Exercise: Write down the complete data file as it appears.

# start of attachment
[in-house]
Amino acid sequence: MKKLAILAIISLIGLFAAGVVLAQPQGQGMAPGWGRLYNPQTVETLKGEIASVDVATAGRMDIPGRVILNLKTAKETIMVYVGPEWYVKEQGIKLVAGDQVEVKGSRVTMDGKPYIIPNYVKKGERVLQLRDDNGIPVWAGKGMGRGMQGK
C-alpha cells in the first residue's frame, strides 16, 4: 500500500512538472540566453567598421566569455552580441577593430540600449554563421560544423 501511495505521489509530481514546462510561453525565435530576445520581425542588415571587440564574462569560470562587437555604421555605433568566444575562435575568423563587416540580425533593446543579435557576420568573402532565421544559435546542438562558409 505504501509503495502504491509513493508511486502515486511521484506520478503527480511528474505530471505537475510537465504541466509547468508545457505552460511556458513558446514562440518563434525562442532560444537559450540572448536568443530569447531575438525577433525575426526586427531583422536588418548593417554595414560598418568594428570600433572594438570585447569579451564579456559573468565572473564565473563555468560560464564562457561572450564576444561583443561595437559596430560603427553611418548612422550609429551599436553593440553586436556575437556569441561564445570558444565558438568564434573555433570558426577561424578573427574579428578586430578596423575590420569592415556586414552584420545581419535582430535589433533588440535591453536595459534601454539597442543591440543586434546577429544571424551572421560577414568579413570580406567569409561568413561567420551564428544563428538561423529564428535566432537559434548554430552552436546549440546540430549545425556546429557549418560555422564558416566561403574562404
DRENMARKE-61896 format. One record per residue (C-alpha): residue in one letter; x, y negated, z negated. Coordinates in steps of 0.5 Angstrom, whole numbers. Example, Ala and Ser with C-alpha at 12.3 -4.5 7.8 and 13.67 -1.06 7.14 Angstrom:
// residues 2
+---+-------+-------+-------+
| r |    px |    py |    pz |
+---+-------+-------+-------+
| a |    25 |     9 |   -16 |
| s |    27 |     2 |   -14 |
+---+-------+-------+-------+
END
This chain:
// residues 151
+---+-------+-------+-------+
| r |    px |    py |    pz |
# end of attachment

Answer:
[in-house]
Amino acid sequence: MKKLAILAIISLIGLFAAGVVLAQPQGQGMAPGWGRLYNPQTVETLKGEIASVDVATAGRMDIPGRVILNLKTAKETIMVYVGPEWYVKEQGIKLVAGDQVEVKGSRVTMDGKPYIIPNYVKKGERVLQLRDDNGIPVWAGKGMGRGMQGK
C-alpha cells in the first residue's frame, strides 16, 4: 500500500512538472540566453567598421566569455552580441577593430540600449554563421560544423 501511495505521489509530481514546462510561453525565435530576445520581425542588415571587440564574462569560470562587437555604421555605433568566444575562435575568423563587416540580425533593446543579435557576420568573402532565421544559435546542438562558409 505504501509503495502504491509513493508511486502515486511521484506520478503527480511528474505530471505537475510537465504541466509547468508545457505552460511556458513558446514562440518563434525562442532560444537559450540572448536568443530569447531575438525577433525575426526586427531583422536588418548593417554595414560598418568594428570600433572594438570585447569579451564579456559573468565572473564565473563555468560560464564562457561572450564576444561583443561595437559596430560603427553611418548612422550609429551599436553593440553586436556575437556569441561564445570558444565558438568564434573555433570558426577561424578573427574579428578586430578596423575590420569592415556586414552584420545581419535582430535589433533588440535591453536595459534601454539597442543591440543586434546577429544571424551572421560577414568579413570580406567569409561568413561567420551564428544563428538561423529564428535566432537559434548554430552552436546549440546540430549545425556546429557549418560555422564558416566561403574562404
DRENMARKE-61896 format. One record per residue (C-alpha): residue in one letter; x, y negated, z negated. Coordinates in steps of 0.5 Angstrom, whole numbers. Example, Ala and Ser with C-alpha at 12.3 -4.5 7.8 and 13.67 -1.06 7.14 Angstrom:
// residues 2
+---+-------+-------+-------+
| r |    px |    py |    pz |
+---+-------+-------+-------+
| a |    25 |     9 |   -16 |
| s |    27 |     2 |   -14 |
+---+-------+-------+-------+
END
This chain:
// residues 151
+---+-------+-------+-------+
| r |    px |    py |    pz |